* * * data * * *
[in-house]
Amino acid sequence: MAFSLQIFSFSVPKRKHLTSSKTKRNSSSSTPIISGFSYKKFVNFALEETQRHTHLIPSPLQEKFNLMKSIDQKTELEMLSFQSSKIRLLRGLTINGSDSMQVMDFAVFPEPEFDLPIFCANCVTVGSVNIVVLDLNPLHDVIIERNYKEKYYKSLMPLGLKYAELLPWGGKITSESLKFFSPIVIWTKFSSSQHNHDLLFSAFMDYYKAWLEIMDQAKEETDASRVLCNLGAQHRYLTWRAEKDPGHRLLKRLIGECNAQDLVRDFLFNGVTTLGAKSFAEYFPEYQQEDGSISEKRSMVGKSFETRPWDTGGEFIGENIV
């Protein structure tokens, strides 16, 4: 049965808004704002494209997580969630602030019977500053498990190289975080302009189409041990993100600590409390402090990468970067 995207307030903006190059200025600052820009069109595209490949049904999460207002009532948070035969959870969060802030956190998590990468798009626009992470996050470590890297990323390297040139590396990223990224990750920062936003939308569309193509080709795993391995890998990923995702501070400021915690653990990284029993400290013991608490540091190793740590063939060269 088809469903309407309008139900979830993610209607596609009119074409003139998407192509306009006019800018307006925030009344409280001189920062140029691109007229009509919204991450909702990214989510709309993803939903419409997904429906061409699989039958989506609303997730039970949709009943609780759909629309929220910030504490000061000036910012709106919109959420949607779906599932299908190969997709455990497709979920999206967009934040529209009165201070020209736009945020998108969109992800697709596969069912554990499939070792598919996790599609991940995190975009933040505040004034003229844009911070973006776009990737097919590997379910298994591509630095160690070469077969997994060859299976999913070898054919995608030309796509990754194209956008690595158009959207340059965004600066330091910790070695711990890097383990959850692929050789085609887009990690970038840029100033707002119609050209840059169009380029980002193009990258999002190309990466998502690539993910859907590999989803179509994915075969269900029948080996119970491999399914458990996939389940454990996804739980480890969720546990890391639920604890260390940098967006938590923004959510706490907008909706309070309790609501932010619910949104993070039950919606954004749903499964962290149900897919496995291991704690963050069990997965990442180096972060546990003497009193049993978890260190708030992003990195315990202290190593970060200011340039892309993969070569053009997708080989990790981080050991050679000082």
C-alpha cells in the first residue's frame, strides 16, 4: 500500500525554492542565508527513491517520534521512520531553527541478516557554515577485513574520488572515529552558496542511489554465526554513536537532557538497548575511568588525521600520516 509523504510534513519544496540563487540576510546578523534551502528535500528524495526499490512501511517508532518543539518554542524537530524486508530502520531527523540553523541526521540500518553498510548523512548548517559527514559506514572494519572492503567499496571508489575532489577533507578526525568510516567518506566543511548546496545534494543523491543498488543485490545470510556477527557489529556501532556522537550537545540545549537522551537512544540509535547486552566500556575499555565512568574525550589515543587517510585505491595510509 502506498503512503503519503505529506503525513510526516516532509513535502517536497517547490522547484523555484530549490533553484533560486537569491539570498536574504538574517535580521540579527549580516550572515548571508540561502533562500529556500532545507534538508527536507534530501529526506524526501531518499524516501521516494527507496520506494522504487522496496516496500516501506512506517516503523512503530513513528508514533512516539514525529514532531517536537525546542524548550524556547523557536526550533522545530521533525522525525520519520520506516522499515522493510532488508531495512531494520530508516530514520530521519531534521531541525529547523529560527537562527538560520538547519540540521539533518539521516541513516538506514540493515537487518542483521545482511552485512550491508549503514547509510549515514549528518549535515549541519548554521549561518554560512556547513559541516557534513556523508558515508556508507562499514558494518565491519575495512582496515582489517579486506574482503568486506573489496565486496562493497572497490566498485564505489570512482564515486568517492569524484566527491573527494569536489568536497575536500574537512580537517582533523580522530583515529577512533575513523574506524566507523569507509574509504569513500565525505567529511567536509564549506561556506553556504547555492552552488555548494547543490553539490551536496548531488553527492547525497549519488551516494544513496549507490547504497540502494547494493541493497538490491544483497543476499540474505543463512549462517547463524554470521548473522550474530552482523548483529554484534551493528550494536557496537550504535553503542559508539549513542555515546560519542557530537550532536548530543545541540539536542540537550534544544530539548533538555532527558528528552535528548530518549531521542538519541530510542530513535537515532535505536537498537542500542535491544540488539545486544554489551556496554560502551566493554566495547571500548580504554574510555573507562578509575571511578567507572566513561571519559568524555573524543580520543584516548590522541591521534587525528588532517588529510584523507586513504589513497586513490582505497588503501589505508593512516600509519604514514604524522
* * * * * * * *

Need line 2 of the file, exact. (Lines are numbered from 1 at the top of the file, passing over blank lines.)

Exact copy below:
Amino acid sequence: MAFSLQIFSFSVPKRKHLTSSKTKRNSSSSTPIISGFSYKKFVNFALEETQRHTHLIPSPLQEKFNLMKSIDQKTELEMLSFQSSKIRLLRGLTINGSDSMQVMDFAVFPEPEFDLPIFCANCVTVGSVNIVVLDLNPLHDVIIERNYKEKYYKSLMPLGLKYAELLPWGGKITSESLKFFSPIVIWTKFSSSQHNHDLLFSAFMDYYKAWLEIMDQAKEETDASRVLCNLGAQHRYLTWRAEKDPGHRLLKRLIGECNAQDLVRDFLFNGVTTLGAKSFAEYFPEYQQEDGSISEKRSMVGKSFETRPWDTGGEFIGENIV